I've booked the Conway Hall. Interesting 2011 will be Saturday the 18th of June. But I think this time it'll be a bit different.
Boring, Playful and The Story are all now much better 'people talking about stuff' events than Interesting. Better curation. Better organisation. Better names. And I don't want to organise something similar but not as good.
After cancelling Interesting last year we eventually rushed together a last minute Papercamp. And it was great fun. Less listening to talks, more doing stuff. Less yammering, more hammering. (Though quite a lot of wondering around chatting to people while doing the stuff)
So, this year it's going to be more about activities than talks. And it's going to be divided into sections run by different people.
Leila's going to host an hour or so of 'hacker circus'. I'm hoping this will involve teaching us all how to pick locks.
And Chris is going to be host a molecular gatronomy session where he'll get everyone to spherise food.
And there'll be some music stuff. And I'm hoping Matt will be getting us building towers from tubes and catching eggs dropped from the balcony.
I don't know yet, really. If anyone has any ideas about activities we should do, please let me know.
But probably, because we'll need more room, there'll be fewer tickets on sale. And the tickets might be a little more expensive because we'll be providing you with ingredients or locks or arduinos or something. And we might ask you to bring cooking equipment or ingredients or musical instruments with you.
I'm really selling this aren't I?
Anyway, like I say, that's the rough plan. I will let you know more. Tickets on sale soonish.
There will still be bunting.
I've got to do a talk in a couple of weeks and I think it's going to be about screens. A varient on this piece from The Observer but perhaps a bit more optimistic.
So now, of course, I can't help seeing screens wherever I go. This is possibly the cheapest I've seen to date. A Sponge Bob "Multi Image Projector Pop" (that's what it says on the side).
It's like a small, cheap, externalised ViewMaster, without the 3D. Or something. It's a sweet dispenser with a screen built in as the disposable gimmick.
That's the future for screens - disposability. Ubiquity through gimmickry.
I think Matt talked about this during his Royal Institution talk. The way that toys have cutified over the years - our predisposition for big eyes and bright colours 'evolving' each generation of toys to be cuter than the last. (See, for instance, this post about the cutification and sexualisation of My Little Pony).
We saw these Yoo Hoos in Hamley's window. I like the look of them. But I can't help wondering how outlandish they'd have looked 20 years ago.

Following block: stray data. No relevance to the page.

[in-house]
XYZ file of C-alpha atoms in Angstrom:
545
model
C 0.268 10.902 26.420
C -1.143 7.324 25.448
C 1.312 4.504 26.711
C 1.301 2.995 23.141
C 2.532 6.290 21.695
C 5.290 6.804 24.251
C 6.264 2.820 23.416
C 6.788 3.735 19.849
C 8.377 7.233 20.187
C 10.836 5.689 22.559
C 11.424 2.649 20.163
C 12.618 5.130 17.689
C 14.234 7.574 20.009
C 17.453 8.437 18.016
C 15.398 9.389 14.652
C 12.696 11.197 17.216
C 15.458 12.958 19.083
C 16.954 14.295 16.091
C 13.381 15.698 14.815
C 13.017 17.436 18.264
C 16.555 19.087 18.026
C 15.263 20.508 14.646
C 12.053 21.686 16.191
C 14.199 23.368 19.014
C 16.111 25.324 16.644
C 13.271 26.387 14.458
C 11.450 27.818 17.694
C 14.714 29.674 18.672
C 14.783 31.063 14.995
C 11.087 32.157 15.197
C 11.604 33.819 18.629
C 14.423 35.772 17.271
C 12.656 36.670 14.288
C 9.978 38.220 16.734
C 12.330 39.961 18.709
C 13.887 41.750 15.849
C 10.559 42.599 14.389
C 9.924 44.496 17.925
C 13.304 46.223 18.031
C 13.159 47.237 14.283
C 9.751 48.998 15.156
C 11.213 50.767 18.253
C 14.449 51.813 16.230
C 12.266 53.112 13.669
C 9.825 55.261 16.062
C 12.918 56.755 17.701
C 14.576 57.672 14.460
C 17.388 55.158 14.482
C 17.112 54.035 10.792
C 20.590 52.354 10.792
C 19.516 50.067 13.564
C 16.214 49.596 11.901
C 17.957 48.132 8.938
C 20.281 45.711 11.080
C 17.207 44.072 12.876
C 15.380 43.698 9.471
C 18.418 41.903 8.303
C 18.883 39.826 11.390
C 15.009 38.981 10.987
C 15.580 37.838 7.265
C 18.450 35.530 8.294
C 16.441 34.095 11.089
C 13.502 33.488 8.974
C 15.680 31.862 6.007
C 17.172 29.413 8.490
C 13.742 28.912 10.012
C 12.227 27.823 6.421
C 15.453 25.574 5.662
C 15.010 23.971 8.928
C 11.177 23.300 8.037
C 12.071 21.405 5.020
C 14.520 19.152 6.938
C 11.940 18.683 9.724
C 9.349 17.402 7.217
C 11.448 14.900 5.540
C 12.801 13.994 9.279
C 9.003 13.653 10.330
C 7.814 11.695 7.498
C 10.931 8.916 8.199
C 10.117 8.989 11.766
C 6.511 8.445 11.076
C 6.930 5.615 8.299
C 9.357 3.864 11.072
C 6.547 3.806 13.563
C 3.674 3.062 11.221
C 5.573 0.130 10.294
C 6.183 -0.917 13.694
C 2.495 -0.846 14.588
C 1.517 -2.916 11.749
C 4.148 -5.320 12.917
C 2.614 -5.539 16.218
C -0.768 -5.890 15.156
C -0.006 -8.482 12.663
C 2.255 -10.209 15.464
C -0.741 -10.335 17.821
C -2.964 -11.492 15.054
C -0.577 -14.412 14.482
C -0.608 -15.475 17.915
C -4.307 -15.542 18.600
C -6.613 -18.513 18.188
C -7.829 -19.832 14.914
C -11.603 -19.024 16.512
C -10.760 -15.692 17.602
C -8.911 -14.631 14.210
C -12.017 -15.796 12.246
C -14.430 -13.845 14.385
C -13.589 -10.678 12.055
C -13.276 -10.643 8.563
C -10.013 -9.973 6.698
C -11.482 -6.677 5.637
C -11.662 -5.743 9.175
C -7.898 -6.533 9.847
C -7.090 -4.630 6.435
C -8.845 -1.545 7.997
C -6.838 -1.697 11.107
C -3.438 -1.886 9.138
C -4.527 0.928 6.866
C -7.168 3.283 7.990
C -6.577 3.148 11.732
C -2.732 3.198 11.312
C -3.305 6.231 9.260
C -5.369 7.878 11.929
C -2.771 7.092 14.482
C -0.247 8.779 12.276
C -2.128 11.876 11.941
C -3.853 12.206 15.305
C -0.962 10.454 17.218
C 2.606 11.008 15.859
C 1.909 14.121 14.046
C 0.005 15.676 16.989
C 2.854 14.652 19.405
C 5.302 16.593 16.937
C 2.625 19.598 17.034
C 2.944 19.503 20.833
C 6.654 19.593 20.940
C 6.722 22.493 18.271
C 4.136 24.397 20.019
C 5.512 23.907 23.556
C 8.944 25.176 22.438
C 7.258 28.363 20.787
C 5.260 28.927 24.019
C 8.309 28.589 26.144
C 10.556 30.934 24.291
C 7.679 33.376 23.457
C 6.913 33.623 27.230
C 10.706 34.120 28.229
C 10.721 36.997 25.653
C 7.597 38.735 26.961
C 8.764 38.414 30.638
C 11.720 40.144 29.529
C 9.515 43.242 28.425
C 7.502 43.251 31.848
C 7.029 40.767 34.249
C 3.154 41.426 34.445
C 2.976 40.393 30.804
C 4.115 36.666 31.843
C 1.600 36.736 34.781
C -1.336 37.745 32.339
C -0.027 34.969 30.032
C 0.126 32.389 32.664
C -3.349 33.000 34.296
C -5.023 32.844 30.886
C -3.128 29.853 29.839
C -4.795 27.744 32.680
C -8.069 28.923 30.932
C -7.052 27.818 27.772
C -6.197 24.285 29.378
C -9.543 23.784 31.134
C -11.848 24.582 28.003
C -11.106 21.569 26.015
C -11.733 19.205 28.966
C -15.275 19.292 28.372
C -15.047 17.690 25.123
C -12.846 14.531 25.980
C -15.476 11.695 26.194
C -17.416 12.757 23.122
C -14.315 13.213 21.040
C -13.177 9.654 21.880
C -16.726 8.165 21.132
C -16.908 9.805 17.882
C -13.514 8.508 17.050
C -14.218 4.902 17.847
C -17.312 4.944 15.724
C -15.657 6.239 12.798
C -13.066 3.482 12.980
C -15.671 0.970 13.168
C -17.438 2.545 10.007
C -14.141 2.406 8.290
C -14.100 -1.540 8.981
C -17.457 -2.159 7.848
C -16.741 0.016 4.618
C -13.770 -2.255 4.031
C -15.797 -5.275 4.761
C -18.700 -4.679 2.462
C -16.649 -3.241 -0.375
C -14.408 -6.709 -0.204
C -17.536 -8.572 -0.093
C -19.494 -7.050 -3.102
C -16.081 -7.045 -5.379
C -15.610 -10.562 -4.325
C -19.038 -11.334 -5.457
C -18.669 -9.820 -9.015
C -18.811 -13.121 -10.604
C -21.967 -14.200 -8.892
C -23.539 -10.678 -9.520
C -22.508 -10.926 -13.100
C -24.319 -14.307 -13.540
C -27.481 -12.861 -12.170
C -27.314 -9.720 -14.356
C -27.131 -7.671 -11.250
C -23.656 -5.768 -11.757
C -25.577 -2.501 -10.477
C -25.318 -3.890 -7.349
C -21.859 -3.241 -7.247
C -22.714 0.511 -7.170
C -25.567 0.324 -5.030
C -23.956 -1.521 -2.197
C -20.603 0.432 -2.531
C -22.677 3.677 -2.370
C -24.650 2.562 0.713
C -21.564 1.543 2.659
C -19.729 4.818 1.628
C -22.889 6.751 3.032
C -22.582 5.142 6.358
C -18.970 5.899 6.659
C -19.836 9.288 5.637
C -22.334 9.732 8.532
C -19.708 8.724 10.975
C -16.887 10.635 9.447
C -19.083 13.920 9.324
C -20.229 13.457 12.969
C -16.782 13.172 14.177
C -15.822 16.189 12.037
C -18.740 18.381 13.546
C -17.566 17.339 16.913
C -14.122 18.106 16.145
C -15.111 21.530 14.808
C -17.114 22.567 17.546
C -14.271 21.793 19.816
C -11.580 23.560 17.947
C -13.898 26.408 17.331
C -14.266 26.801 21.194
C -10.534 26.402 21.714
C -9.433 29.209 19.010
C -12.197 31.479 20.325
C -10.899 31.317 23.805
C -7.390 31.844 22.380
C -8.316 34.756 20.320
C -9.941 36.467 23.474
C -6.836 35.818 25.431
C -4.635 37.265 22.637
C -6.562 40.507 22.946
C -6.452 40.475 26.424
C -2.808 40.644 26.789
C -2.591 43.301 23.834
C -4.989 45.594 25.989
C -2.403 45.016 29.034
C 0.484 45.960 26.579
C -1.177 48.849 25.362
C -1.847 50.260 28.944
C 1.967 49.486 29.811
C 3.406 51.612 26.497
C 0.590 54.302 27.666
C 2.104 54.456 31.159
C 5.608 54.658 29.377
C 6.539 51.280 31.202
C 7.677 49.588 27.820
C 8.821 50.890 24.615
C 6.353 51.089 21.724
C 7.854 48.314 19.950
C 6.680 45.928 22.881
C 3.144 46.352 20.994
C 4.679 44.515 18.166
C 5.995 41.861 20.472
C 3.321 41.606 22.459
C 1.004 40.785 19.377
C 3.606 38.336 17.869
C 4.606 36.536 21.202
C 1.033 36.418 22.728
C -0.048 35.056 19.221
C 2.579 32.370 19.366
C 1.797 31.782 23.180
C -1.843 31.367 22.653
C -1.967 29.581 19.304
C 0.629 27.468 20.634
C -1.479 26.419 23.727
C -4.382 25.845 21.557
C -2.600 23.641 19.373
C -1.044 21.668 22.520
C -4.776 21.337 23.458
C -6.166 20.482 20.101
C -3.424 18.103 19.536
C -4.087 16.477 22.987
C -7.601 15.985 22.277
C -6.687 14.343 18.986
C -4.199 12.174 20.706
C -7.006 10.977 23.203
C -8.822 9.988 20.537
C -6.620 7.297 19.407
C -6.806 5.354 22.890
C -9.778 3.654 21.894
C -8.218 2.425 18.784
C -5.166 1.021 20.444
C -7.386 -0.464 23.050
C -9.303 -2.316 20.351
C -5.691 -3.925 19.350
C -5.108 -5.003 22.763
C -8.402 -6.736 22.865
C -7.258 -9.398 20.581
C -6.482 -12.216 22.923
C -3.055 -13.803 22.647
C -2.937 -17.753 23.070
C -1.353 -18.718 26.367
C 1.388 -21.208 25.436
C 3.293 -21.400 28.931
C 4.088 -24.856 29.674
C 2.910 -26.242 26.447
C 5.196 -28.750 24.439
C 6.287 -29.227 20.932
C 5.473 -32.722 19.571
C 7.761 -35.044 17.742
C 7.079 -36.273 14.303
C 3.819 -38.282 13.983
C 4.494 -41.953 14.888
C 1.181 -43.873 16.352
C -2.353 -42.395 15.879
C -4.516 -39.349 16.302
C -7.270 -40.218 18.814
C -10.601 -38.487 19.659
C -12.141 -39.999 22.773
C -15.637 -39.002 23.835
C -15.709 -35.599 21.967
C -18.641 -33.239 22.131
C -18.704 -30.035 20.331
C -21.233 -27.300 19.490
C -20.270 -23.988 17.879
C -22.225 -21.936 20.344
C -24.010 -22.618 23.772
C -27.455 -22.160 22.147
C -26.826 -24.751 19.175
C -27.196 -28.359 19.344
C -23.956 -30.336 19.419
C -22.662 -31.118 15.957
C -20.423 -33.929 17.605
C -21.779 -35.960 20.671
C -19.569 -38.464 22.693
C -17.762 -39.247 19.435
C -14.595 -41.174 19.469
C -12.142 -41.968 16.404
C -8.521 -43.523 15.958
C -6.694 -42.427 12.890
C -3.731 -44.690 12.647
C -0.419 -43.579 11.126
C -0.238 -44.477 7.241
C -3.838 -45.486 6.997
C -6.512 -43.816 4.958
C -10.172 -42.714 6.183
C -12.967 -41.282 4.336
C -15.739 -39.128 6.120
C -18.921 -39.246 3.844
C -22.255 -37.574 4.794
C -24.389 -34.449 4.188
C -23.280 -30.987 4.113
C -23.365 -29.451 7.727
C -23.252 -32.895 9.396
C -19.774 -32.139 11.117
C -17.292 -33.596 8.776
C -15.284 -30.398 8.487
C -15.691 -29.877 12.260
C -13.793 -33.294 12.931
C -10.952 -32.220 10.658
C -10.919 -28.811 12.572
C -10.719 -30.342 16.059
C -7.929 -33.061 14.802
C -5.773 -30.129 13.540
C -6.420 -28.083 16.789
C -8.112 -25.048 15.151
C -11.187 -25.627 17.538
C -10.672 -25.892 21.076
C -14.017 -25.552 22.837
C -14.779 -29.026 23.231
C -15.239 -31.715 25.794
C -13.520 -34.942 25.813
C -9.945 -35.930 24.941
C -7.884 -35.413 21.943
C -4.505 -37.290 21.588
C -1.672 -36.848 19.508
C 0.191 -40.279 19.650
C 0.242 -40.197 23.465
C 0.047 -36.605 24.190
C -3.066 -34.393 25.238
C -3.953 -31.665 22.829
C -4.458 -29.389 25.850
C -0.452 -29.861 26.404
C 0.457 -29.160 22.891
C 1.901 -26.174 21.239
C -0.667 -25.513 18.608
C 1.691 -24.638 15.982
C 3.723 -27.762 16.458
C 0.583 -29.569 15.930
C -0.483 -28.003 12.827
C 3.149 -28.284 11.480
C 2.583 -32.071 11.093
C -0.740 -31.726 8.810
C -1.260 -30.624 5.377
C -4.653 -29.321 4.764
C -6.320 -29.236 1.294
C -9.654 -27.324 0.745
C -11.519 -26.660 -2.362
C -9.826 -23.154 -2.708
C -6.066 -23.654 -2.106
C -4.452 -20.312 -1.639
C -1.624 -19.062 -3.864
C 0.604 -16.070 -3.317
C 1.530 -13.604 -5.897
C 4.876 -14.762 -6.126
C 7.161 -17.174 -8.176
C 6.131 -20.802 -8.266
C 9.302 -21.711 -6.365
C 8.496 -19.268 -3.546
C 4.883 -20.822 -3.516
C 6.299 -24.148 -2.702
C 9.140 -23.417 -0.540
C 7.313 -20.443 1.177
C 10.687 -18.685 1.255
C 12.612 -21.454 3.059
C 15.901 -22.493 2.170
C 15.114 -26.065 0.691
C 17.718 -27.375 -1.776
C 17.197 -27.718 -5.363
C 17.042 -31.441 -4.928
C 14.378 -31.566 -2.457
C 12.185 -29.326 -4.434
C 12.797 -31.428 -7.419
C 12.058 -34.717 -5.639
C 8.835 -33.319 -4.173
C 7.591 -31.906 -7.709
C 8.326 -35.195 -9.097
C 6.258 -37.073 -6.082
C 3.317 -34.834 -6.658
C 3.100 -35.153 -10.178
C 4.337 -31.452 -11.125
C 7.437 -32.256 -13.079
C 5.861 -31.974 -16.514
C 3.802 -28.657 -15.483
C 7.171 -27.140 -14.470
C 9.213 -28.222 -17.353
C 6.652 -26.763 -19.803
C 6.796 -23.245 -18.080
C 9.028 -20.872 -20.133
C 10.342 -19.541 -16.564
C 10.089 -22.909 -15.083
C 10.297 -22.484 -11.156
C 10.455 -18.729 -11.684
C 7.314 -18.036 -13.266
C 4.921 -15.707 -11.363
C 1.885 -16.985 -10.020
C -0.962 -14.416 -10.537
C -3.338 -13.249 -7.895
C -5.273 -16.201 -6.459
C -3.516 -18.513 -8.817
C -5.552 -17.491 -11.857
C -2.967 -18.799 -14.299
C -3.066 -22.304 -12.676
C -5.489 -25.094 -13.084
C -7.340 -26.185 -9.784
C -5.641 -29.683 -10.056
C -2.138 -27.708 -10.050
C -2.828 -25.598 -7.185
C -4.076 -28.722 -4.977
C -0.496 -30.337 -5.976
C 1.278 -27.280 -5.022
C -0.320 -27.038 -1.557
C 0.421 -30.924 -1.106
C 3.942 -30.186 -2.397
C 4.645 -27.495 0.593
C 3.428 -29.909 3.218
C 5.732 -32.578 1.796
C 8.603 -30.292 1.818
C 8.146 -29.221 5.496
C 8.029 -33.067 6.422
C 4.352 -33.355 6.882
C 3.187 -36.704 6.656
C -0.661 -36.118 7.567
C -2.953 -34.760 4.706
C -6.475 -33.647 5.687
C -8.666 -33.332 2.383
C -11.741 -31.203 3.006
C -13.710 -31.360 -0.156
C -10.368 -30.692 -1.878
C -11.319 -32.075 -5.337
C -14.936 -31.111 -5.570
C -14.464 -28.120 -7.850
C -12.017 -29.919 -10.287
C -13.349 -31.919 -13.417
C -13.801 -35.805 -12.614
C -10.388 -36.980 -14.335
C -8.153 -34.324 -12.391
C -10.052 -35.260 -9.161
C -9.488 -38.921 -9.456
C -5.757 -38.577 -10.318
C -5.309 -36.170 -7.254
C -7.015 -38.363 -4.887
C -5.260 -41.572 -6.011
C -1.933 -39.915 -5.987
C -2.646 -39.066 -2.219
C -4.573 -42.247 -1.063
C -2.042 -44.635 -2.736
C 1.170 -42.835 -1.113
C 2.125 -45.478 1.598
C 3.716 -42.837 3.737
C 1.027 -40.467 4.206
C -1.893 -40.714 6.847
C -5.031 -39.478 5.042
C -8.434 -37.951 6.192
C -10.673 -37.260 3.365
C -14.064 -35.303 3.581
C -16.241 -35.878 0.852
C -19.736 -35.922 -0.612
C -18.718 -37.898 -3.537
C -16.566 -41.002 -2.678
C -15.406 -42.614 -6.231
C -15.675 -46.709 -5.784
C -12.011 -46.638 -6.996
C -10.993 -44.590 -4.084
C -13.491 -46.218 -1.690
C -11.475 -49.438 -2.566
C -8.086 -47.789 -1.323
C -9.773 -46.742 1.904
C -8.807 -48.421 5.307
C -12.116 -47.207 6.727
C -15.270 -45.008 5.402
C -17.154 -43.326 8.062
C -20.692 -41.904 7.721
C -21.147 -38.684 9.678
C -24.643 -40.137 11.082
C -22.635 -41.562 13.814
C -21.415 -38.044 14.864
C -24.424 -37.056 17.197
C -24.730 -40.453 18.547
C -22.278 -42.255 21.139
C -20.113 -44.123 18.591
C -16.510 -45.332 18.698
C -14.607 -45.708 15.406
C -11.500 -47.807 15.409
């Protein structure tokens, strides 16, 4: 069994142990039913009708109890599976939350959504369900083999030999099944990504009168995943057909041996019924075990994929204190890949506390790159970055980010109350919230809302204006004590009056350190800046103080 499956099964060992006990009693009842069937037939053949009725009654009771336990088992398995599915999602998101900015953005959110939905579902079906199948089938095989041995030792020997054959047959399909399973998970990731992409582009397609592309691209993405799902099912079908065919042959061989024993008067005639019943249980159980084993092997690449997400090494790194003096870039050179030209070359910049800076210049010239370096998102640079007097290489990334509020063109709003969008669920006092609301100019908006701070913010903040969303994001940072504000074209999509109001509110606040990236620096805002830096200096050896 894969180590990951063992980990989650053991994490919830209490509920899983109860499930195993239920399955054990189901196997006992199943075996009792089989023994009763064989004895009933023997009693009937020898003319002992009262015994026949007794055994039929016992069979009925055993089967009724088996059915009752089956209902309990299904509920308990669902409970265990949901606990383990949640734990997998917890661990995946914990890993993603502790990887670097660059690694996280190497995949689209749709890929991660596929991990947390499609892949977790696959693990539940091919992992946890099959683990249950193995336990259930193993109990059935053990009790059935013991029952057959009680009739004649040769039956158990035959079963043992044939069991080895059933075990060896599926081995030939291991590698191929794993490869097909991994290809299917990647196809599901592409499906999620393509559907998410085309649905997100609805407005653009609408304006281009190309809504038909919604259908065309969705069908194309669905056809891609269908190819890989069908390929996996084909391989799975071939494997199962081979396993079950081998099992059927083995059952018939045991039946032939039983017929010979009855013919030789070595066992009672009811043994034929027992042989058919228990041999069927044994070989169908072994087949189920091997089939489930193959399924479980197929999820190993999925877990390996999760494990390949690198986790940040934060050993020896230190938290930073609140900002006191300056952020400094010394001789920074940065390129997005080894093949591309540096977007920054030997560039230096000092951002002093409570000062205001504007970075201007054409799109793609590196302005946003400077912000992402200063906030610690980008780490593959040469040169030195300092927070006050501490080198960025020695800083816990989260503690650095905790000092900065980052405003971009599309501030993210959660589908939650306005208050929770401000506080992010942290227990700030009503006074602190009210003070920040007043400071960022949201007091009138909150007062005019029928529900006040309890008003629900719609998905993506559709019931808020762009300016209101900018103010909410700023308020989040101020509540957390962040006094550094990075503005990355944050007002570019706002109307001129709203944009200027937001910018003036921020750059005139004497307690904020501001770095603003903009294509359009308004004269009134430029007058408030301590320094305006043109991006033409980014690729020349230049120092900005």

I think I remember watching The Man Who Fell To Earth late night on BBC2 at some point in the 80s. when there were only 4 TV channels in the UK. I don't remember being hugely impressed with the film but Mr Bowie's growing collection of TV screens bowled me right over. Given how much it's stuck in my head I'm surpised I only dug it out again the other week.
They seemed to represent such profligacy and power. All those screens! All those channels! How much you would know if you watched them all! What a way to live a life. This was probably the same phase of life where I wanted to be Clive James - watching TV all the time and being witty and clever about it in The Observer.
In my head his final assemblage of screens filled a room - vast, blinking, unknowable. Actually, now, it looks rather pathetic. You see bigger displays in shopping centres. Just twelve channels.
A few years later we went to Graceland and I remember being similarly impressed by Elvis' TV Room - and that only featured three channels. Perhaps it was the simultaneity of it that was so thrilling. Three screens at once!
These days you need a full-fledged mission control, or the Eye of Cy from Interface to deliver the same effect. Maybe that's what I'm trying to build.
I was watching 2010 the other day (a year late, typical) and I couldn't help noticing the design of the instrument panels - all those buttons in blocks of colour. I'm not sure I've ever seen anything that looks like this. It's beautiful. Does this pattern ever happen in real life?
The closest analogue I could think of is Roland's habit of doing something similar with drum machines and I guess some editing desks and keyboards do this a bit. But I've never seen anything this extreme.
I'd rather be in this Soviet sweetie box than the antiseptic restraint of the Discovery.